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7 Ways to Break Free From a Musical Rut

As a jazz musician, there is nothing worse than feeling like you aren’t improving. You may spend a lot of time in the practice room honing your craft, earnestly trying to crack the code of your instrument, but still feel like you are getting nowhere.

Have you ever felt stuck like that? I know I have.

Feeling stuck musically is normal. Think of it this way: if you didn’t recognize that you had hit a plateau, you probably wouldn’t sense the need to progress. In a way, we need to feel stuck in our music from time to time to improve.

Every musician has their honeymoon phase. Do you remember yours? It was that period, probably shortly after you got serious about your instrument or jazz, where you felt like you were making lots of progress. You were plucking all of the low hanging fruits that you could see. It felt as if each time you played your instrument, you were better than the last.

Eventually, musical honeymoons become a distant memory. Suddenly you’re confronted with and an assortment of trials. You start having to climb higher up the tree to get your rewards. That thrill of rapid success is close-lined by the harsh reality of your limitations.

But take heart! Like I have already said, this is normal. Don’t be alarmed. You’re going to get out of this; you just have to want to get out of it. You have to evaluate what you wanted to get out of music in the first place, and then decide if you’re willing to push through the rapids to get to stiller waters.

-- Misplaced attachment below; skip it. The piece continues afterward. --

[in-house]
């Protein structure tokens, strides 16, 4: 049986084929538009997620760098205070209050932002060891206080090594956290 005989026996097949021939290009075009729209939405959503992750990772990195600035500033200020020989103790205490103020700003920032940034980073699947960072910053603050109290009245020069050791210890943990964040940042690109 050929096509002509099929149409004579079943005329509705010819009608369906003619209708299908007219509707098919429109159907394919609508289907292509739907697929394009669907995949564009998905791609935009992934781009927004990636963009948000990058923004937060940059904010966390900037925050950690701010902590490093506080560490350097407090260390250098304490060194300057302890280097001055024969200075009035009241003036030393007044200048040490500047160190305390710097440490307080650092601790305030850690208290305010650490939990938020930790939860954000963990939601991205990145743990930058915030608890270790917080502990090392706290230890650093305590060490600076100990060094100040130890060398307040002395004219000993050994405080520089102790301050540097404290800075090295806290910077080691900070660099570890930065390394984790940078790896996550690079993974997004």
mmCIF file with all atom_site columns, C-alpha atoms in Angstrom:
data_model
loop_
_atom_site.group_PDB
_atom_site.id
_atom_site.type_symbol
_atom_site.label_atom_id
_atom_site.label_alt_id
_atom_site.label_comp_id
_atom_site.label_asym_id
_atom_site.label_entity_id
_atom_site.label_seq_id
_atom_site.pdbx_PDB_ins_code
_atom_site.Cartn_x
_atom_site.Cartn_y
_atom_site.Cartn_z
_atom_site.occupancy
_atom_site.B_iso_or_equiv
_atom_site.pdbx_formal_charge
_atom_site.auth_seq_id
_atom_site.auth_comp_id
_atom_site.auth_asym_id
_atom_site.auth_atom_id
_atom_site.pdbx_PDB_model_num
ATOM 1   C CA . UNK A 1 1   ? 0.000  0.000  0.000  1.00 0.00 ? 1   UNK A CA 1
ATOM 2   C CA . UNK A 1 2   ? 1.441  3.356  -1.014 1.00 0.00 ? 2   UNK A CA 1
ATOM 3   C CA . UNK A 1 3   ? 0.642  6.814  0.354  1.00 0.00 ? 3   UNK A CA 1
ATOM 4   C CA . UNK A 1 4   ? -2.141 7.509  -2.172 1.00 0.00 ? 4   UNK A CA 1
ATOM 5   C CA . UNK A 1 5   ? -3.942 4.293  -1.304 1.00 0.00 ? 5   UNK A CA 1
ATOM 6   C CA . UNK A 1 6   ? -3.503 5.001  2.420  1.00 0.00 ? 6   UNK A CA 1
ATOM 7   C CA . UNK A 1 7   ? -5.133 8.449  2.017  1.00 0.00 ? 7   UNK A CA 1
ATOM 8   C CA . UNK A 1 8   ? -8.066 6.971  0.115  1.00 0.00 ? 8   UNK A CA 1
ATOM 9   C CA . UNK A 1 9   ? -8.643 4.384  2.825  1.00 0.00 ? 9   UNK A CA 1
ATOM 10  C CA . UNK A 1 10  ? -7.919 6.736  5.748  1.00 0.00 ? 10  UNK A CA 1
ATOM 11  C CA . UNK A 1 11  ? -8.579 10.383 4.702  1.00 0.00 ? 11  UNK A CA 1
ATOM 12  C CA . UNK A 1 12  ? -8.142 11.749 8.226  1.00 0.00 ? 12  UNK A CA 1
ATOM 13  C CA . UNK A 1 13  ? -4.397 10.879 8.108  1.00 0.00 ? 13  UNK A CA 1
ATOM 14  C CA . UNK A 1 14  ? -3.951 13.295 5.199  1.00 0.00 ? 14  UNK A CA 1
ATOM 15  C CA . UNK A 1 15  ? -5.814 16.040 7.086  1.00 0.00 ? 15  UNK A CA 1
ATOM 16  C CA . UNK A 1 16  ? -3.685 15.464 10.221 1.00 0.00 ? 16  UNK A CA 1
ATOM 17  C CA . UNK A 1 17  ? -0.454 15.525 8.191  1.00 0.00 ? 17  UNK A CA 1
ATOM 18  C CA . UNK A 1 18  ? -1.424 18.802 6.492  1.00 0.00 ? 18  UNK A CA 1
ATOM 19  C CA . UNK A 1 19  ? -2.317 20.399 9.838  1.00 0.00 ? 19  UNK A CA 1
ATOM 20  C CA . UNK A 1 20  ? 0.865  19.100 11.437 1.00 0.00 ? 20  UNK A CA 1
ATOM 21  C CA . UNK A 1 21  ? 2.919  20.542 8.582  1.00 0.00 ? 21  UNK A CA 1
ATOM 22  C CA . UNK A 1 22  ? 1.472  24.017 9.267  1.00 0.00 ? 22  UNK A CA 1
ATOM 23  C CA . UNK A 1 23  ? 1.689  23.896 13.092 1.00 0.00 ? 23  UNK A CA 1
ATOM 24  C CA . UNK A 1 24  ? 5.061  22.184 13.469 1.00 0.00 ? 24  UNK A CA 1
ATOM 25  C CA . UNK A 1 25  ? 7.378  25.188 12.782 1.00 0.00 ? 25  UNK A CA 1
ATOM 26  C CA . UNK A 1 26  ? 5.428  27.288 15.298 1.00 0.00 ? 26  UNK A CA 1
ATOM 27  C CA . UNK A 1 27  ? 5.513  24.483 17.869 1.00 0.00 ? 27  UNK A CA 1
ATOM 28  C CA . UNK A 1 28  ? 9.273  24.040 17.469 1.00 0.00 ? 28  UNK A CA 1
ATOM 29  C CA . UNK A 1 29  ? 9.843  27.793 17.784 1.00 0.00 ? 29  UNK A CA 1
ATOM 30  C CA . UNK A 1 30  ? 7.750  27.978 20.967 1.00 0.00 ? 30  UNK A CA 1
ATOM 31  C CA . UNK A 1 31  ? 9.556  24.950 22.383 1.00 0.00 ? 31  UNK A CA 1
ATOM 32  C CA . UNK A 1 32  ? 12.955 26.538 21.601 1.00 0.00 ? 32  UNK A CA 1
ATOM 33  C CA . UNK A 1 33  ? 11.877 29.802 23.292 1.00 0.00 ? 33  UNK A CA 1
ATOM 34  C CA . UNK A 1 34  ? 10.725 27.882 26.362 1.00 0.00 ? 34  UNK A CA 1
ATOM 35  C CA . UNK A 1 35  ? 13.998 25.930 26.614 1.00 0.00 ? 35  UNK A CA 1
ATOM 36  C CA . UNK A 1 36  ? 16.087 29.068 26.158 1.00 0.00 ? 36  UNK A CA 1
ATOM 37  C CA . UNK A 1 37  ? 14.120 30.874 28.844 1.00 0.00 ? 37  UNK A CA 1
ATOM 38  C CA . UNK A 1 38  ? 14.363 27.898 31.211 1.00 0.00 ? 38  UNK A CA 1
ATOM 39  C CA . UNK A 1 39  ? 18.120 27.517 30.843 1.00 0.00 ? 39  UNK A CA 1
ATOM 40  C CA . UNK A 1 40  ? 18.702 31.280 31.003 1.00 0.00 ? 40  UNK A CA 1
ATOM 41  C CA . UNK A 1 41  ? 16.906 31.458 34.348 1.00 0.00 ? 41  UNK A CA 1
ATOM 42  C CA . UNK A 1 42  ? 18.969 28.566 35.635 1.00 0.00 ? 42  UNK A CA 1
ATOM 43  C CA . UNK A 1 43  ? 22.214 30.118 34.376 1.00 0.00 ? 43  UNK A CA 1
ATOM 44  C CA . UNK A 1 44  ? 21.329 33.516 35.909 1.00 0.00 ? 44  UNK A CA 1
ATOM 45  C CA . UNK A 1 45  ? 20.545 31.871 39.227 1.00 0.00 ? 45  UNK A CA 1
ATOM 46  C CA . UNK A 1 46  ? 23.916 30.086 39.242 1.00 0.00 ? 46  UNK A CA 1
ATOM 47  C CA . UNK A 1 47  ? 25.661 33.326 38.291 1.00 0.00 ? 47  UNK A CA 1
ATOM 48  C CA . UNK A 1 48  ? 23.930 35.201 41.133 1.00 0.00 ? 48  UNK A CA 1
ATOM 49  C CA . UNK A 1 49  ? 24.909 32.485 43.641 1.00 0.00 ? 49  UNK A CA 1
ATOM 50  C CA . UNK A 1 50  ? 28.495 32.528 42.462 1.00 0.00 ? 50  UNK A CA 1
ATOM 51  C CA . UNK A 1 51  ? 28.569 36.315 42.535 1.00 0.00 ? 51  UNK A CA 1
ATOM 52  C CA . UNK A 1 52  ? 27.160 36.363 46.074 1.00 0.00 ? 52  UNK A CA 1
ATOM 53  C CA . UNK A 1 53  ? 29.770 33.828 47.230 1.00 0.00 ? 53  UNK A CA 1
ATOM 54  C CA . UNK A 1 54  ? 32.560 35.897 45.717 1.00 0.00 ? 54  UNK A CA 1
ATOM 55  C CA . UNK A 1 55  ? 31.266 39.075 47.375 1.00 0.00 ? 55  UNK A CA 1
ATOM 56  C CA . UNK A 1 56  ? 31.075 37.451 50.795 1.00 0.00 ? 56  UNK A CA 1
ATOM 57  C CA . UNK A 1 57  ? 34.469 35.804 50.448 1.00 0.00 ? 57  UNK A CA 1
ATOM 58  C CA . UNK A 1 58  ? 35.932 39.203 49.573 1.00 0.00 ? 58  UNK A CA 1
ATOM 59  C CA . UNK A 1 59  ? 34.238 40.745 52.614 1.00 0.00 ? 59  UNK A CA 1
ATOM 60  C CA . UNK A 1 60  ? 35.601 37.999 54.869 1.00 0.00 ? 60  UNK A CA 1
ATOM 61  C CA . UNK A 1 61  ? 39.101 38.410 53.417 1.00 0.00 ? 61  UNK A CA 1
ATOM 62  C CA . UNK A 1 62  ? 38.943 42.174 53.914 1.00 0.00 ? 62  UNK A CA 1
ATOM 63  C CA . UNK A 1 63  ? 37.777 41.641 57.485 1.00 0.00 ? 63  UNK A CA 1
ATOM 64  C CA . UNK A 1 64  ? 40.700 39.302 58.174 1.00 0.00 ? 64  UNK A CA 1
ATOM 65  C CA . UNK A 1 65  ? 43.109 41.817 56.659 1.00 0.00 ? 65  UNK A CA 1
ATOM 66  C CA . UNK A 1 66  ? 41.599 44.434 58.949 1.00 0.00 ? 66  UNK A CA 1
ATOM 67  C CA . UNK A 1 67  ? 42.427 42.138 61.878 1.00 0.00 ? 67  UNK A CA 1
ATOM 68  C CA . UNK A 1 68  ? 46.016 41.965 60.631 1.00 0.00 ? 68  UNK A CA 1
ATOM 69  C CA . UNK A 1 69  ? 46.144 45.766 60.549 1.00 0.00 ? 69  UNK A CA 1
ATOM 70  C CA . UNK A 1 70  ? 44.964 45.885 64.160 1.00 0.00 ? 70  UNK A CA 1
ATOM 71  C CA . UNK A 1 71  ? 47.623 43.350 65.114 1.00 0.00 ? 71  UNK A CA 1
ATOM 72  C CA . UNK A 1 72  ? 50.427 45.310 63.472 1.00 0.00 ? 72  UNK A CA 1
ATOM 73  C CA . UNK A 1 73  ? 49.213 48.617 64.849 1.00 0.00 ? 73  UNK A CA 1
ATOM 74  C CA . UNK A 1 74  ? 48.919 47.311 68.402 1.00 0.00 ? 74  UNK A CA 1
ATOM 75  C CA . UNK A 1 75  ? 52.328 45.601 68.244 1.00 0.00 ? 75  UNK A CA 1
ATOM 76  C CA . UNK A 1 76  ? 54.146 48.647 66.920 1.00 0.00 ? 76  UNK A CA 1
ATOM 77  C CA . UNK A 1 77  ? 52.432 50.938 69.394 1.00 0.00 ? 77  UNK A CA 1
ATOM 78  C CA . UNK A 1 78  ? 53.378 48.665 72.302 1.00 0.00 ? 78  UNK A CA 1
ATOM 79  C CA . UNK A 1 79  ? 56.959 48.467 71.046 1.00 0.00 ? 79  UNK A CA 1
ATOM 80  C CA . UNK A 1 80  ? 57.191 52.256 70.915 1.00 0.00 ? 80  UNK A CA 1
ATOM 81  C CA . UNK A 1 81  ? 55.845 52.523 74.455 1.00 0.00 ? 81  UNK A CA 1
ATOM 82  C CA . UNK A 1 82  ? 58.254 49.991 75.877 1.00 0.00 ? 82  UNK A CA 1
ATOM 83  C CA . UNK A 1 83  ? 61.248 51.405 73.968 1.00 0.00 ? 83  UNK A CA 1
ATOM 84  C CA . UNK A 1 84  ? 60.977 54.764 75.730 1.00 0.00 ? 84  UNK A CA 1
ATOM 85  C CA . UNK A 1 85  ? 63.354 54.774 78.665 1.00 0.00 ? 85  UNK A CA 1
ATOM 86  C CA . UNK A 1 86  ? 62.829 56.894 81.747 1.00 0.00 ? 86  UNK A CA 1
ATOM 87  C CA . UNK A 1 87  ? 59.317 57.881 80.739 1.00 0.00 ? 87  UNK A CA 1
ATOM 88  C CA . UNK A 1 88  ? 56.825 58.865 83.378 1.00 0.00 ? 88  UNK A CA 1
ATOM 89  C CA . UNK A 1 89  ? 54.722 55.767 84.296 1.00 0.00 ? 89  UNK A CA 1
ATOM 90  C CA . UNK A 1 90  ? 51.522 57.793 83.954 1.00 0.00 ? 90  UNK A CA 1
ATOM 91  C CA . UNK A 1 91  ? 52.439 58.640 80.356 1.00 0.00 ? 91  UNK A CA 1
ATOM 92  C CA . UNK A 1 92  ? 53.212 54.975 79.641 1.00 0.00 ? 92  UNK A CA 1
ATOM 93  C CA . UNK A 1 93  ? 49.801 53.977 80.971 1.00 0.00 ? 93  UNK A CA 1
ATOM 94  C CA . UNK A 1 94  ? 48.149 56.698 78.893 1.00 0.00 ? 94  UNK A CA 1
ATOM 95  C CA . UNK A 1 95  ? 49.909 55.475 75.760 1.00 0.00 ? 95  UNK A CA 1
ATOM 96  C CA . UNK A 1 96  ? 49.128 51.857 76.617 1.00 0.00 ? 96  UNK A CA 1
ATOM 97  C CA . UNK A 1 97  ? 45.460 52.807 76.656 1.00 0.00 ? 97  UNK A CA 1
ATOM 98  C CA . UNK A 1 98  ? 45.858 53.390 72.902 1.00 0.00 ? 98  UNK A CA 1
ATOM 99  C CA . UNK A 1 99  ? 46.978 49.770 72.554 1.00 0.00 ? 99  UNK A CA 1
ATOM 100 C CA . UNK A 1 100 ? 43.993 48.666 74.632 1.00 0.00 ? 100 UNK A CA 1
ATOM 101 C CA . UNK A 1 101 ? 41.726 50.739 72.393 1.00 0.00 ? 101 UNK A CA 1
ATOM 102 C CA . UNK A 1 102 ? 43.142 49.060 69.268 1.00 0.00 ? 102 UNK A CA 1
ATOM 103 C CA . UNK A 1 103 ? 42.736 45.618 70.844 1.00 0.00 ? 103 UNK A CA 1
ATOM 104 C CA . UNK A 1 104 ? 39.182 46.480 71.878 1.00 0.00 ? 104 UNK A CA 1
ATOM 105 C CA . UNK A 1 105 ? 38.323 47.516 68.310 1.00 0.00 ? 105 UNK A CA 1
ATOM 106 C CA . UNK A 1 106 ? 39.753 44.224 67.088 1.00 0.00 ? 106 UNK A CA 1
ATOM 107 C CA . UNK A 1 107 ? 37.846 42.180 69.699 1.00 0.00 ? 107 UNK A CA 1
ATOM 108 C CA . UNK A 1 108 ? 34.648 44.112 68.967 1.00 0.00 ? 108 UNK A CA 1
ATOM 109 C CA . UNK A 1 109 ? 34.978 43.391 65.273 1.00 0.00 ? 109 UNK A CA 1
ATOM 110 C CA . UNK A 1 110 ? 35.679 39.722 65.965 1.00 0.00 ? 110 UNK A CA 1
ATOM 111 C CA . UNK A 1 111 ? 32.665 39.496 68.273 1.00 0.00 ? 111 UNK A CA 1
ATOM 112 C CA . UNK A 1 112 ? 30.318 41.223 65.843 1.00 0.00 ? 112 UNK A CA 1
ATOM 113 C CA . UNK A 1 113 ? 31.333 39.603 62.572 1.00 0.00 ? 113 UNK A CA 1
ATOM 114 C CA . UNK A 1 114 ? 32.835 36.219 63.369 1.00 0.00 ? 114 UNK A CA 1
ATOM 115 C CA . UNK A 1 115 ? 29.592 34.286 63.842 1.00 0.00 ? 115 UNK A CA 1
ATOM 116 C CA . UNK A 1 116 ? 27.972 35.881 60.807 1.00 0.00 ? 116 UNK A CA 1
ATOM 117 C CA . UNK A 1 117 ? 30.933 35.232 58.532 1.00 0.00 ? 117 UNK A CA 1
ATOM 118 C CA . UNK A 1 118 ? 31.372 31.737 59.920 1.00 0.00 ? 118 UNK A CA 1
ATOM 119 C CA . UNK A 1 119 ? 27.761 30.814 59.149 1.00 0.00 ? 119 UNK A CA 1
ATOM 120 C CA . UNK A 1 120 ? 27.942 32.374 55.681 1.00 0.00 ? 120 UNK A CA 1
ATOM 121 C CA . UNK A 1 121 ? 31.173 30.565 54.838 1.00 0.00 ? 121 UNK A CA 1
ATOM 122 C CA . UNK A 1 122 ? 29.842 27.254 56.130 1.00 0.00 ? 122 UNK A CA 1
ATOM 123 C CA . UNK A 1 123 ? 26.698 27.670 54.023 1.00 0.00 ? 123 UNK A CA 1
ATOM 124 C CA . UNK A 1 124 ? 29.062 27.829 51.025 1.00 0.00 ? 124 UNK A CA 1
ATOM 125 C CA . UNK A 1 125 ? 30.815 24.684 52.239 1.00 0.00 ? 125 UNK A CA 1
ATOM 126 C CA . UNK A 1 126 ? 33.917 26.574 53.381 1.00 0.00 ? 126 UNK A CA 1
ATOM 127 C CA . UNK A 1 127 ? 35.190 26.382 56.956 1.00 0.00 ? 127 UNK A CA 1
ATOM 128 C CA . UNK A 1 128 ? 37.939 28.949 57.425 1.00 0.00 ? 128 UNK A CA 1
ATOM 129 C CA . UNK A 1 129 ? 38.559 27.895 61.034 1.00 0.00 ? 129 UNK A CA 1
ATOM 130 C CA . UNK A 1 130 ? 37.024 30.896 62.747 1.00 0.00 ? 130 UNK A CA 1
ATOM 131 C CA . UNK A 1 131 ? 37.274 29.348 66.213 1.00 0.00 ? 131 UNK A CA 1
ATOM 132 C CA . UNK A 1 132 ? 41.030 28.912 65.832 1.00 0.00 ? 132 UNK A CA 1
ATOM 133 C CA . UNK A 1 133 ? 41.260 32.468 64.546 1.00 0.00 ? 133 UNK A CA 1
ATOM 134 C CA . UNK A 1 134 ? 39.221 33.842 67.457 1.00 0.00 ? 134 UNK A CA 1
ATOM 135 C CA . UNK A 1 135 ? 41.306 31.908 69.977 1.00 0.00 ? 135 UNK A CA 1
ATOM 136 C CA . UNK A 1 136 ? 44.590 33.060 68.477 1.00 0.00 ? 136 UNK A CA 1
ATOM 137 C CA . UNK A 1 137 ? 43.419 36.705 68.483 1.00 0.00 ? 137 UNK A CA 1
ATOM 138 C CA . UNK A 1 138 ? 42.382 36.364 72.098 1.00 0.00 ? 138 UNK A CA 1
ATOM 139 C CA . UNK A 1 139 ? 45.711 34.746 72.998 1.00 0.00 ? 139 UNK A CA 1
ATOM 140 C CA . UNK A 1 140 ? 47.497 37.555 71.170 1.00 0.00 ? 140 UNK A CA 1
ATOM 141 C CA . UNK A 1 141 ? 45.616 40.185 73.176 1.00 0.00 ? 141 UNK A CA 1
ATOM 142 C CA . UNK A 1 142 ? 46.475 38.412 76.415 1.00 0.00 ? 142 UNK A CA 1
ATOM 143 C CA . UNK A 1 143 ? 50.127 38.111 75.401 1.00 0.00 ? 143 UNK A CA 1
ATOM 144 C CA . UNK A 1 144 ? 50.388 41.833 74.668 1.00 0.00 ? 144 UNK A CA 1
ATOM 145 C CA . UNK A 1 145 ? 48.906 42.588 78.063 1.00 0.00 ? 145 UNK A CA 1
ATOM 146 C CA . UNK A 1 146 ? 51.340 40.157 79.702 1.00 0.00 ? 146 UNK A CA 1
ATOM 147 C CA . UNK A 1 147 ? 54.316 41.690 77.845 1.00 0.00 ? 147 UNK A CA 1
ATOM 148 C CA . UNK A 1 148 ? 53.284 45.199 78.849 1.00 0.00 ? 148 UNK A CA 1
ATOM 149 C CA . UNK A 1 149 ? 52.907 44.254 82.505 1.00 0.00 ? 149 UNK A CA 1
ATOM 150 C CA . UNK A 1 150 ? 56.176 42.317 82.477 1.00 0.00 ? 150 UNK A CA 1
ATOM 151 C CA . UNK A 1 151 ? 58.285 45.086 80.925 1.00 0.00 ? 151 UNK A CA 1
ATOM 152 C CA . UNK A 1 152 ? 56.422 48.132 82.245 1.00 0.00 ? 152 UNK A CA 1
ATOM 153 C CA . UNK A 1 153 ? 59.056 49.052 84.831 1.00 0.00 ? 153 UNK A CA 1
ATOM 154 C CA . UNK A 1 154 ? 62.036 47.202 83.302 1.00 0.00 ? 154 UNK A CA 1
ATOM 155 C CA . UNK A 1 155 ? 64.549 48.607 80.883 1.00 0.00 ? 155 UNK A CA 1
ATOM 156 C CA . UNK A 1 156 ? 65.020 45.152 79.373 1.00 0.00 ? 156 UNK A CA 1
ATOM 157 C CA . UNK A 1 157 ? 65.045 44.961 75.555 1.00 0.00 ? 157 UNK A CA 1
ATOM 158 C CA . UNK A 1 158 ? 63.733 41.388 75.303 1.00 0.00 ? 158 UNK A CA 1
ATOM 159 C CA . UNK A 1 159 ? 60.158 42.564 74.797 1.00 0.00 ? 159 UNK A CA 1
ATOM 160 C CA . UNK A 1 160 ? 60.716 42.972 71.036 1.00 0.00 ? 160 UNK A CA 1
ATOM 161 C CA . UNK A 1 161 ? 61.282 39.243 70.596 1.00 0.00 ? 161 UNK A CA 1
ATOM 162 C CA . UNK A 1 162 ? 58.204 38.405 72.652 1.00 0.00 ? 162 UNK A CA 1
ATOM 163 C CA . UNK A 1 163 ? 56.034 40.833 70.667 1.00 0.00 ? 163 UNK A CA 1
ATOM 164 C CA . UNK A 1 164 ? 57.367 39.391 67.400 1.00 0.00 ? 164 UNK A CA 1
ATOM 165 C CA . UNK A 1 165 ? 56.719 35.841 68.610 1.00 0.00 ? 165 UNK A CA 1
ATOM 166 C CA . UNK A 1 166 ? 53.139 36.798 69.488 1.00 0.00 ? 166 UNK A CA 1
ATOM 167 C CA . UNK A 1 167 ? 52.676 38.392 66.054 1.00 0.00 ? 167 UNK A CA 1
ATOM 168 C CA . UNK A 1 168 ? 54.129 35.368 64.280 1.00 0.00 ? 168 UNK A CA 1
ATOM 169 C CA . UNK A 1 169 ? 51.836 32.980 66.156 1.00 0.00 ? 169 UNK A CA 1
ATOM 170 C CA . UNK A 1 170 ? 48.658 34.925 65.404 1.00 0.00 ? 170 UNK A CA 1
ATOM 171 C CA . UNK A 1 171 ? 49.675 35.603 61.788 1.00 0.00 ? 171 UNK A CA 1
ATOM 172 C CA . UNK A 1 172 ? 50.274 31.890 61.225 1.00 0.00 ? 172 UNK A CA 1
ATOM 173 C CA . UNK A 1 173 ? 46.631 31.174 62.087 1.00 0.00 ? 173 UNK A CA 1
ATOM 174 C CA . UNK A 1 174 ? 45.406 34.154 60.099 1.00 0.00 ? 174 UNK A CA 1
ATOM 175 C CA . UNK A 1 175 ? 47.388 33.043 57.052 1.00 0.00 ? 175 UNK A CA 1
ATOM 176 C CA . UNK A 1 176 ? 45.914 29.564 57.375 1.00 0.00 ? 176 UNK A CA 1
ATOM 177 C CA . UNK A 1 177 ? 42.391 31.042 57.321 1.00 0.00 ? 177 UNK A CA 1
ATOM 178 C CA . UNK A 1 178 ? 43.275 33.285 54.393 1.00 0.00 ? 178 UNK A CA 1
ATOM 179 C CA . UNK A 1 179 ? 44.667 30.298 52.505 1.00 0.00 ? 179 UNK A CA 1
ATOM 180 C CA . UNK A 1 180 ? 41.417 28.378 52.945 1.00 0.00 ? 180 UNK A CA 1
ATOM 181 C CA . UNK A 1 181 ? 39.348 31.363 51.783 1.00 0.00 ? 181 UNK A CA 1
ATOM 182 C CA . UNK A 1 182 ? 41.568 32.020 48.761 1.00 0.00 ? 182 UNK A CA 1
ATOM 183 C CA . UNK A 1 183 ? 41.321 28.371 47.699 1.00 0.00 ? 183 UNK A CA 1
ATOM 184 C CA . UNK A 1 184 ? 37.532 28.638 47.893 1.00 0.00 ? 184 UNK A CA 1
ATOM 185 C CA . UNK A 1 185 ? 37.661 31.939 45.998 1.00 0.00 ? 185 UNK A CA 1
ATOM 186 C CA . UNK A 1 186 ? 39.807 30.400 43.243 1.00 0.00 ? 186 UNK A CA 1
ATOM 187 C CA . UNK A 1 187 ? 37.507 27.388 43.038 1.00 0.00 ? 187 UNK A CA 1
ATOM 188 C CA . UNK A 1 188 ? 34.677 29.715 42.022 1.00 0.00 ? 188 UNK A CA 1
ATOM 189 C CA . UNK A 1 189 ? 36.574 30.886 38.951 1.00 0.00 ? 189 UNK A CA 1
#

Here are 7 ways to break free from a musical rut. Some may apply to you, and others may not. Some of them may be diagnosing your problem, and you should pay attention to that. Some of these are easy to do, and others will take more effort.

1. Take some time off.

A common reason musicians feel like they aren’t improving is because they are overwhelmed. These are the extra dedicated musicians who spend lots of time practicing and playing. What happens is they get information overload. When you are continually saturated with new musical information and hearing yourself play, you become unable to see tangible results.

Have you ever seen a child, perhaps of extended family or a friend, that you hadn’t seen in quite a while and thought to yourself “my goodness this kid has grown!” Well, to that child’s immediate family the child’s growth is probably not as shocking as it is to you. They are around the kid all of the time. The child’s growth isn’t radical to them. It is to you because there is a degree of separation.

Sometimes you need a degree of separation from your playing and need to stop practicing for some time. When you come back, not only will you feel refreshed, you’ll probably notice that you have improved after all.

2. See a show.

Inspiration. We all need it from time to time to keep us going. Sometimes we feel stuck in our playing because we just aren’t inspired. Perhaps we stop practicing because we lost some of that excitement we used to have.

I don’t know about you, but when I go out and see my favorite jazz musicians play, I come rushing back home to practice my instrument. Seeing musicians play so well reminds me of what I am trying to achieve. It reminds me why I do this in the first place. When you’re in that state of mind, you are in prime territory for a breakthrough.